As bad as it hurts to lose Maymon for the 2009 season, which all but sealed the fate for Hayward, David Cubillan, and Mo Acker’s senior year, the real story is an ugly trend that is occurring within the walls of Marquette basketball.
Since Buzz Williams has taken over for Tom Crean as head coach of the Golden Eagles, he has seen Pat Hazel, Scott Christopherson, Brett Rosebro, Aaron Bowen, and now Jeronne Maymon all head elsewhere after deciding on Marquette. One could even throw Trevor Mbakwe into the mix of players that have left Marquette on less than stellar terms.
One has to wonder if Buzz’s theory of recruiting as many good players as you can isn’t the best idea in the world. Is it really the best option to have your current recruits looking over their shoulder at any moment, knowing one day they could be logging over 15 minutes per game, while the next day you are on the bench being ridden off the team because you were recruited over? Competition is one thing and making players earn minutes by beating out teammates is one thing, but to openly admit that you will recruit as many good players that will fit the system is interesting to say the least.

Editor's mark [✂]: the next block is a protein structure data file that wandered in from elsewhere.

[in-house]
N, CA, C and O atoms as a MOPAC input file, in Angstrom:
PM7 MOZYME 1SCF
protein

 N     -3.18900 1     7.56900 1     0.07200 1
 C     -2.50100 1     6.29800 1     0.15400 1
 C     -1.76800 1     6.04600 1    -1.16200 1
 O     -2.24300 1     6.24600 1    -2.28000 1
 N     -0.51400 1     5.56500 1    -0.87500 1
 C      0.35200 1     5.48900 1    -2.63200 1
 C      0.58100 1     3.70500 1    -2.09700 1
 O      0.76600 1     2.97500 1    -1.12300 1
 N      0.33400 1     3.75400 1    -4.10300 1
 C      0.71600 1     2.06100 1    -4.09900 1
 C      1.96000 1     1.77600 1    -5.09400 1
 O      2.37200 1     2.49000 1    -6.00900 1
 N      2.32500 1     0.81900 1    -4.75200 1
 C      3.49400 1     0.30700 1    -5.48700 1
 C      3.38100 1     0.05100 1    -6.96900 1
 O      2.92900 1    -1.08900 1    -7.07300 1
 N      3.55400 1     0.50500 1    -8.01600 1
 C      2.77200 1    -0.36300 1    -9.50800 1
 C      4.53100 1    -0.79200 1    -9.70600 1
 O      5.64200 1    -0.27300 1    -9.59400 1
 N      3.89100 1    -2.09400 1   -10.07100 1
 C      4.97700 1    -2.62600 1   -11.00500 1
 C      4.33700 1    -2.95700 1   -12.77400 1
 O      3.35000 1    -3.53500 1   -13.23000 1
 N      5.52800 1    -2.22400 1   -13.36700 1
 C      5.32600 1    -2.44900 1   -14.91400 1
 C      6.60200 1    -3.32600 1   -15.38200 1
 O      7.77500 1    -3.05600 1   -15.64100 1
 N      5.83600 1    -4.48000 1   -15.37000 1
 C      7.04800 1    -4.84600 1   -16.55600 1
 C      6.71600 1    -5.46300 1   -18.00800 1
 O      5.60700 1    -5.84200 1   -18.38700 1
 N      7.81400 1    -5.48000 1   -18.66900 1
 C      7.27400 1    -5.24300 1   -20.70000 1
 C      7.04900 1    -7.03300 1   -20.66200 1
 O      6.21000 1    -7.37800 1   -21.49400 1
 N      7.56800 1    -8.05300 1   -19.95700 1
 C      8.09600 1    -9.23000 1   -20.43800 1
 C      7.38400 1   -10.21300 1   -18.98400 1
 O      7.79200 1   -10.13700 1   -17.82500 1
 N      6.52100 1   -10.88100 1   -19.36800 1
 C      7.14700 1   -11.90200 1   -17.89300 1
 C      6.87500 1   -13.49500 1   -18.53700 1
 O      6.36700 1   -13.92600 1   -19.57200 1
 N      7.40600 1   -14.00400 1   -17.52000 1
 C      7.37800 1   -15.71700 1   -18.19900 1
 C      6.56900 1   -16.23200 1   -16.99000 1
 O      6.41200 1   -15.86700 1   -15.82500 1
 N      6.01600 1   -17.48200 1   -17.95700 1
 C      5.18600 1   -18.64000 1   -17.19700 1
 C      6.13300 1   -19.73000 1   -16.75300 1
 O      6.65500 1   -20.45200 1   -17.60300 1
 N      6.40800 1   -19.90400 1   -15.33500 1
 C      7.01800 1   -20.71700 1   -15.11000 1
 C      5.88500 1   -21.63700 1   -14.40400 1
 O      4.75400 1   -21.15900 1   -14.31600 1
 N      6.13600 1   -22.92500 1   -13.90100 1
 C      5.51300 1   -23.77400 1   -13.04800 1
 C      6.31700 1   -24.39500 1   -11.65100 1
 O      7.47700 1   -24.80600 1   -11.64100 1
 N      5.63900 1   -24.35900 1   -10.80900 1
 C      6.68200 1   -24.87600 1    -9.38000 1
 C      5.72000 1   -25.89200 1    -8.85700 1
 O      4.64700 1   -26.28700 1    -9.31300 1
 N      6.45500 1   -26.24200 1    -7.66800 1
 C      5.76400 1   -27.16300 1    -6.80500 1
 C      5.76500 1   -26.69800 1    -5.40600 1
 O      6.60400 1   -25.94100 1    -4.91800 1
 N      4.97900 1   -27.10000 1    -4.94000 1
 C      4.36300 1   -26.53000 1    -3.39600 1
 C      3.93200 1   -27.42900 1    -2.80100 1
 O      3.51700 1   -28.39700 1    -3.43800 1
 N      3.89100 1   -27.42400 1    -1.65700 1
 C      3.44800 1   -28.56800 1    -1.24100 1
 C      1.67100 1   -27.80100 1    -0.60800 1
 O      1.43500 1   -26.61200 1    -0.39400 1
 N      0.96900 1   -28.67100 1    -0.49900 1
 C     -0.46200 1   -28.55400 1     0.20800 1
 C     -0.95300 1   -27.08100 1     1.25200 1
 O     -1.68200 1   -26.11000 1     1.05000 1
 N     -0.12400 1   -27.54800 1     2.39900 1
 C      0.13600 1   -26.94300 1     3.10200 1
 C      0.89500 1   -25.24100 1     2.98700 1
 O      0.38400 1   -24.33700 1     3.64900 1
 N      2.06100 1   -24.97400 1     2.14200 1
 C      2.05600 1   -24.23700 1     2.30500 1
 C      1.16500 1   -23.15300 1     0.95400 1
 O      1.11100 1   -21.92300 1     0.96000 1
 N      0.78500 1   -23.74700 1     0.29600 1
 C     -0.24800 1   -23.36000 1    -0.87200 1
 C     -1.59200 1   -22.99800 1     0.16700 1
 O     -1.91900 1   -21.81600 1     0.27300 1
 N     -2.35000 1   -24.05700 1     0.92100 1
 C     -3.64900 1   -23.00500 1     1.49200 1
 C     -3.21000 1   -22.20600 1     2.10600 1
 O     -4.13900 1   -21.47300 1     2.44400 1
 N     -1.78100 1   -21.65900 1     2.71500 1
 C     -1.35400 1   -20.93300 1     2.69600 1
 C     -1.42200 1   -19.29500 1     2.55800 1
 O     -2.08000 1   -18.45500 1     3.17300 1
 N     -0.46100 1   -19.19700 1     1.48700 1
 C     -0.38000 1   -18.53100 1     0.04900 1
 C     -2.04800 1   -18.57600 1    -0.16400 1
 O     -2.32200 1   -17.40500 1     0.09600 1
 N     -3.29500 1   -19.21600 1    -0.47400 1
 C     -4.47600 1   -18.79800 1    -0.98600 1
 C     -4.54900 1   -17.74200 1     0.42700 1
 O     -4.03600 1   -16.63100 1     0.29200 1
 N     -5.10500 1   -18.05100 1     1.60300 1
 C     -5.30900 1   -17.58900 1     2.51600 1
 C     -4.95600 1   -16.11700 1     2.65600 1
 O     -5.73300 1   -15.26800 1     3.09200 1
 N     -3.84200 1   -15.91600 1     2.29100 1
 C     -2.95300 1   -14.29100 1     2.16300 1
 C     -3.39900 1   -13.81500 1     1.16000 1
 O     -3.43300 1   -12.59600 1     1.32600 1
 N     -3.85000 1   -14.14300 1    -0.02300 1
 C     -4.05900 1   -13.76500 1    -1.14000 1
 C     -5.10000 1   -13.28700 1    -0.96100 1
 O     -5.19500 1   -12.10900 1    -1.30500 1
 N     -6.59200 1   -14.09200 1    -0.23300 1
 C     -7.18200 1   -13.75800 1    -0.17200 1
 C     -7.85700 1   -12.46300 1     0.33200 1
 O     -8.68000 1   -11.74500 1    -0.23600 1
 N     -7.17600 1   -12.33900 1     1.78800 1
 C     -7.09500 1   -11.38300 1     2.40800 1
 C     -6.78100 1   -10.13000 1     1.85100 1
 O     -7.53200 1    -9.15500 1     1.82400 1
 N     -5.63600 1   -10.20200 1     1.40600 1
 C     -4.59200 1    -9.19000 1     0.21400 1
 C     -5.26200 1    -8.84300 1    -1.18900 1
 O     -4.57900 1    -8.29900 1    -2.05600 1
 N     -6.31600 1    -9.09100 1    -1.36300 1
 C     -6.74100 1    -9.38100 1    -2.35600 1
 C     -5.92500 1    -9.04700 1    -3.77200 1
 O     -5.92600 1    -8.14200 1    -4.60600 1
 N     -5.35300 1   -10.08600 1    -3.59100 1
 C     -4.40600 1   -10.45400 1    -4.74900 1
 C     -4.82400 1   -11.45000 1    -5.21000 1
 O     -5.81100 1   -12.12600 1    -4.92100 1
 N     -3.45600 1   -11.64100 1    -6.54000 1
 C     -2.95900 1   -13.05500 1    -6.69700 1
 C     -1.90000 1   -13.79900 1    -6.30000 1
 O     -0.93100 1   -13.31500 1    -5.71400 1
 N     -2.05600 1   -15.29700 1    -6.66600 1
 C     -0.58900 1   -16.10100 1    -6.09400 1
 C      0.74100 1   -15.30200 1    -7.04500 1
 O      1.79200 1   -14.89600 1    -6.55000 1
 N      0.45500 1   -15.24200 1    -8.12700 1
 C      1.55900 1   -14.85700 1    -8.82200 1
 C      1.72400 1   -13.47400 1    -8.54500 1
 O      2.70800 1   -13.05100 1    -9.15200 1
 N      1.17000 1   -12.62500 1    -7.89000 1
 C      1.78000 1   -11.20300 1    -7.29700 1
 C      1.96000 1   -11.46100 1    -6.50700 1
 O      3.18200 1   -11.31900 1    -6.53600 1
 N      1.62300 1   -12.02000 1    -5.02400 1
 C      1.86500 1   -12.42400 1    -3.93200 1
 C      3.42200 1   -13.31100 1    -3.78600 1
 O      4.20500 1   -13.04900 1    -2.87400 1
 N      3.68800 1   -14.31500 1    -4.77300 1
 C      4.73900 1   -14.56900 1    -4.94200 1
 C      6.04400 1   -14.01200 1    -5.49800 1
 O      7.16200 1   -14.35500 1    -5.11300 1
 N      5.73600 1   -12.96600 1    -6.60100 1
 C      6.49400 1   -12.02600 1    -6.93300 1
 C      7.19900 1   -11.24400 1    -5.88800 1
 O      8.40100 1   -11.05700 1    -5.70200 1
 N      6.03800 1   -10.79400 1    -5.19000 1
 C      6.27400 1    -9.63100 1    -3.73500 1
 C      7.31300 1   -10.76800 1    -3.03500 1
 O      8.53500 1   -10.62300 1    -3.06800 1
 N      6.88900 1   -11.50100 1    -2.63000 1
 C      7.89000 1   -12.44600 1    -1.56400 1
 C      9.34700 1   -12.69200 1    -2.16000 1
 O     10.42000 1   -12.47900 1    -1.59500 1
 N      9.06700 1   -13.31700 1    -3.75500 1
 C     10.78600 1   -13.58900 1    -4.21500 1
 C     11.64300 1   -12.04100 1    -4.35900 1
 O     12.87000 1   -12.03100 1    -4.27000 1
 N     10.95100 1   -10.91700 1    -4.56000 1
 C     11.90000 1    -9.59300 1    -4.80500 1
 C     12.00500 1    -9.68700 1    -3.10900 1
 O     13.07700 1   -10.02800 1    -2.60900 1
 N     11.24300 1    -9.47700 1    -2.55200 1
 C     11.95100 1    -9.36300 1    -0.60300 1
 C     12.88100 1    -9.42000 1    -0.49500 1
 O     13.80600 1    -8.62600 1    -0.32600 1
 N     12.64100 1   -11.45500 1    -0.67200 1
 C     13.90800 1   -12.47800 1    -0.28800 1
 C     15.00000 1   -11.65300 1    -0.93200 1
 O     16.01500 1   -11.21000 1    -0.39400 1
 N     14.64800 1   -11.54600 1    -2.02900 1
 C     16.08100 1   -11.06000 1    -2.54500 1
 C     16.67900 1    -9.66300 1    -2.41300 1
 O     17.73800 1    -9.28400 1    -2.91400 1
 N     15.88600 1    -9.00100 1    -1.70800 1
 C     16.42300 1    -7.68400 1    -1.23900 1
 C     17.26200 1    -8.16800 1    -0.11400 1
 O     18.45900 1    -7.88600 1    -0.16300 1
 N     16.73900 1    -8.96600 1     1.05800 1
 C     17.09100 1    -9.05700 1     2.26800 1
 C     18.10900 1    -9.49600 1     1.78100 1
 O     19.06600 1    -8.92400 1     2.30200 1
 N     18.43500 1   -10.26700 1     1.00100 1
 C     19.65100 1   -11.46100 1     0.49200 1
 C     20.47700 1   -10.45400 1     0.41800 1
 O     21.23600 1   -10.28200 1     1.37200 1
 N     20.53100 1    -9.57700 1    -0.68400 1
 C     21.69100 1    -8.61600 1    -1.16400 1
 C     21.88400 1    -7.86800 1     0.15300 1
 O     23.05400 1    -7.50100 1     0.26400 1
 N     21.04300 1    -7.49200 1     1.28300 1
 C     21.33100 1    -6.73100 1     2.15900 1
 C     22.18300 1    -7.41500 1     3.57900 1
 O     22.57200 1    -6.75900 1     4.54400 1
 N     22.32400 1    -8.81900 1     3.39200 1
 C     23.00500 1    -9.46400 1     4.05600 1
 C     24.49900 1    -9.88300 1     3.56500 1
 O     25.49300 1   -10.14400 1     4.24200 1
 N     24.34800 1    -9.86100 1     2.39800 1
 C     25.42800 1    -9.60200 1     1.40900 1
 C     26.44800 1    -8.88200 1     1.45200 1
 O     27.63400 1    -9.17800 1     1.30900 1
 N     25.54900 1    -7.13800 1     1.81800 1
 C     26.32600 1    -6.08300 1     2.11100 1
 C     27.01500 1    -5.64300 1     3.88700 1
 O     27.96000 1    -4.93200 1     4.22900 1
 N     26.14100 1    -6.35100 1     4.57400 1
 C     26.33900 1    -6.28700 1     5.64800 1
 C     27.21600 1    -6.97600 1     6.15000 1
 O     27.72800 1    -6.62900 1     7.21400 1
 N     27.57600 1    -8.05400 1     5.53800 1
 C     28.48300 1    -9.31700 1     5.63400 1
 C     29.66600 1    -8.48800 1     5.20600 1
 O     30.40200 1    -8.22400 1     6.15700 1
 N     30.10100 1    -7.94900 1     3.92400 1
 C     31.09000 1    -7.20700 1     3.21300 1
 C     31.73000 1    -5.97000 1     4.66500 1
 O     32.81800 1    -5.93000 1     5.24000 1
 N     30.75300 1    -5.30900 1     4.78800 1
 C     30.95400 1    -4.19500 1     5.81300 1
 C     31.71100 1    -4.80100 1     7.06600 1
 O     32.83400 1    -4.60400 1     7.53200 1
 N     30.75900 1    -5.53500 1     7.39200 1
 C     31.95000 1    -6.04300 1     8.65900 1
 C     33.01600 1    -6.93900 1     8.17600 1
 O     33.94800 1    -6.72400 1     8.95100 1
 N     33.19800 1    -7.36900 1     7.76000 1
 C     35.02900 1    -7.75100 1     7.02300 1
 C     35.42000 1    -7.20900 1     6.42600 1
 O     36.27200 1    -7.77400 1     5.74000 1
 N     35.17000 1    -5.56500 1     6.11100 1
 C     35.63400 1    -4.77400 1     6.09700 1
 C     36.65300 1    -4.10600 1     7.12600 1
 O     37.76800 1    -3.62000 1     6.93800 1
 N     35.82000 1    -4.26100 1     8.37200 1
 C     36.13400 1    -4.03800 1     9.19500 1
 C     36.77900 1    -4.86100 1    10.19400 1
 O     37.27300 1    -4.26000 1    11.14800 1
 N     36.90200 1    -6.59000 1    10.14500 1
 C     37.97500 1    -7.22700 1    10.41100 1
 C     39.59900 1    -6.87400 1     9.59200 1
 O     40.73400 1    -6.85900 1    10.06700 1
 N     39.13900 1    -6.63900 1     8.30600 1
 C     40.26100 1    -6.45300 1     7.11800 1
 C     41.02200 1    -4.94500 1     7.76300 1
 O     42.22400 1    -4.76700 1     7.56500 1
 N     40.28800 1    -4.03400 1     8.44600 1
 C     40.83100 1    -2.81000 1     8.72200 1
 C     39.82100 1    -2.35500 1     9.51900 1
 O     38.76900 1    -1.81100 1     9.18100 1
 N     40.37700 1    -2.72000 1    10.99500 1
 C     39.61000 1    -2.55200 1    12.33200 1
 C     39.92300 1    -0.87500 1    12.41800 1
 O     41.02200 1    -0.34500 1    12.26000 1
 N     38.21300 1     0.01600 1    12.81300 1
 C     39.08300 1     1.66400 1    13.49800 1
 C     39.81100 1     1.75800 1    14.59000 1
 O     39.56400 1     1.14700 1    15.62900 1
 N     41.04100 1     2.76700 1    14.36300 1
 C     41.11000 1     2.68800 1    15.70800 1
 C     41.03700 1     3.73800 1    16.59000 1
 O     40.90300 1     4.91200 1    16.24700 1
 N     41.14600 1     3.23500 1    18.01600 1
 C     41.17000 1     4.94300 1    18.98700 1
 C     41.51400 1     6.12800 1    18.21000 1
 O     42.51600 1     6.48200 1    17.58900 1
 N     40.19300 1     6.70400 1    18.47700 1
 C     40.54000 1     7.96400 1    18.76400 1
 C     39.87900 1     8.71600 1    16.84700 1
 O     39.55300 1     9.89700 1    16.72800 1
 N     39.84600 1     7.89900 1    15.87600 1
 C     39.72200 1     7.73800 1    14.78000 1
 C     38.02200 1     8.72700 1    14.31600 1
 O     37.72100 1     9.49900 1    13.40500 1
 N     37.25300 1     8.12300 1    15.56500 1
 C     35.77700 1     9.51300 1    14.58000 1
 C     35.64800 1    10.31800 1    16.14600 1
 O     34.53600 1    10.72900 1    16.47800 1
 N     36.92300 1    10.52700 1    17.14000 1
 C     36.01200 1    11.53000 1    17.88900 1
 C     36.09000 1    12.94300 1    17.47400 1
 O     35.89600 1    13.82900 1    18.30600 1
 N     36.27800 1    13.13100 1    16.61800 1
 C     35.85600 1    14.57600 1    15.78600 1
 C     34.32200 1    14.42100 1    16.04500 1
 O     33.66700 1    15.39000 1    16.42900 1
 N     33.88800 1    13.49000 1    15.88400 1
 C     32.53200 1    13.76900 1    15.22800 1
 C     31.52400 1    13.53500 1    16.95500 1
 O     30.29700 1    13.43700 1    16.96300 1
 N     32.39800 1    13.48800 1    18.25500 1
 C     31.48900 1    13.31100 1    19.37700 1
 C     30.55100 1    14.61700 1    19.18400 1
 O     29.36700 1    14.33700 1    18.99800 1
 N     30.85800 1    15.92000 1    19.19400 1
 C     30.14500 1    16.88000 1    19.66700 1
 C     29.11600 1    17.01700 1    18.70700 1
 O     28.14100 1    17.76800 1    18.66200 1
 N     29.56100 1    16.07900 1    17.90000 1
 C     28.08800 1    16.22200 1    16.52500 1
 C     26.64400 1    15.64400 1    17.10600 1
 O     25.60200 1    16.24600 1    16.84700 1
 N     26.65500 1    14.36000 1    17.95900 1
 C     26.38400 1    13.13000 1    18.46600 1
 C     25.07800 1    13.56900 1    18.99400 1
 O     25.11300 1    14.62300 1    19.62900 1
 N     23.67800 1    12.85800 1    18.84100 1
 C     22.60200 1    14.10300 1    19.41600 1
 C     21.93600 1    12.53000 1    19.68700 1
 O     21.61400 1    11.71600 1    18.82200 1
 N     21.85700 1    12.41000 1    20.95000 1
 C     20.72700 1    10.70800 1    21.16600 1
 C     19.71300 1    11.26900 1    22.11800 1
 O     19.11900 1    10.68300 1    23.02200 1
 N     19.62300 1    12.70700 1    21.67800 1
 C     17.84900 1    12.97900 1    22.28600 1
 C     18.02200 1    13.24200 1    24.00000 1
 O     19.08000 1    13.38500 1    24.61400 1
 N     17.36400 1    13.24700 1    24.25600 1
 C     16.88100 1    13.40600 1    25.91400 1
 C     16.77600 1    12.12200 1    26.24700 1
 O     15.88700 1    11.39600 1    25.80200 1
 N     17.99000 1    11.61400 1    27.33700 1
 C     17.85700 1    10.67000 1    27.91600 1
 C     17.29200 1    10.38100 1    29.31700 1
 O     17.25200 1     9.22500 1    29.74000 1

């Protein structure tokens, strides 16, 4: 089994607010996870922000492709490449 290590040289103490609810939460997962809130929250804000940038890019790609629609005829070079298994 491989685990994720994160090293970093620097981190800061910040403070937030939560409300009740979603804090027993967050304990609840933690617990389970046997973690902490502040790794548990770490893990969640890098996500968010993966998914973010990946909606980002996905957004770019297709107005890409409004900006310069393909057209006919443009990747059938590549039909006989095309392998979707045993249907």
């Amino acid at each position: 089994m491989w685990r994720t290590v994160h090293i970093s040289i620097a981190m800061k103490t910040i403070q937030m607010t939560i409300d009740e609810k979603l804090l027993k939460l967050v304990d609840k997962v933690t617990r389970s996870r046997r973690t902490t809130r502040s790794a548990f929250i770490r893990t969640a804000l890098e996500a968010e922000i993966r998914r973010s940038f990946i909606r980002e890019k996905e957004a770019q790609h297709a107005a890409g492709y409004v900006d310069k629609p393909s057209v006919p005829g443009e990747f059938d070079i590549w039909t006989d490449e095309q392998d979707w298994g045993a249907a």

I will not mention my personal opinion of what I believe led to Maymon leaving Marquette’s basketball team. There would be no point to it. Rumors are being thrown all over the place, all the way from Maymon’s father getting into an shouting match with Buzz to Maymon’s father not even knowing about his son leaving the team. The truth is no one knows what happened but that facts will surface soon enough.
Brett Rosebro, now playing for St. Bonaventure, had a well documented falling out from Marquette in which he claimed Buzz promised him things that he did not keep to. Some even speculate that Buzz promised Maymon a starting spot on the team this season and that is one of the main reasons he was unhappy.
The point is that, as far as we know, Maymon has quit the team and while it might not say something negative about MU basketball, it surely does not say anything positive. Throw in speculations (and mostly facts) about the reasons Hazel transferred to Boston University and why Acker left the team to “focus on studies” before joining the team, combined with 2010 recruit Monterale Clark’s sexual assault charge in Texas, and the whole Jesuit lifestyle is kind of looking like an afterthought lately.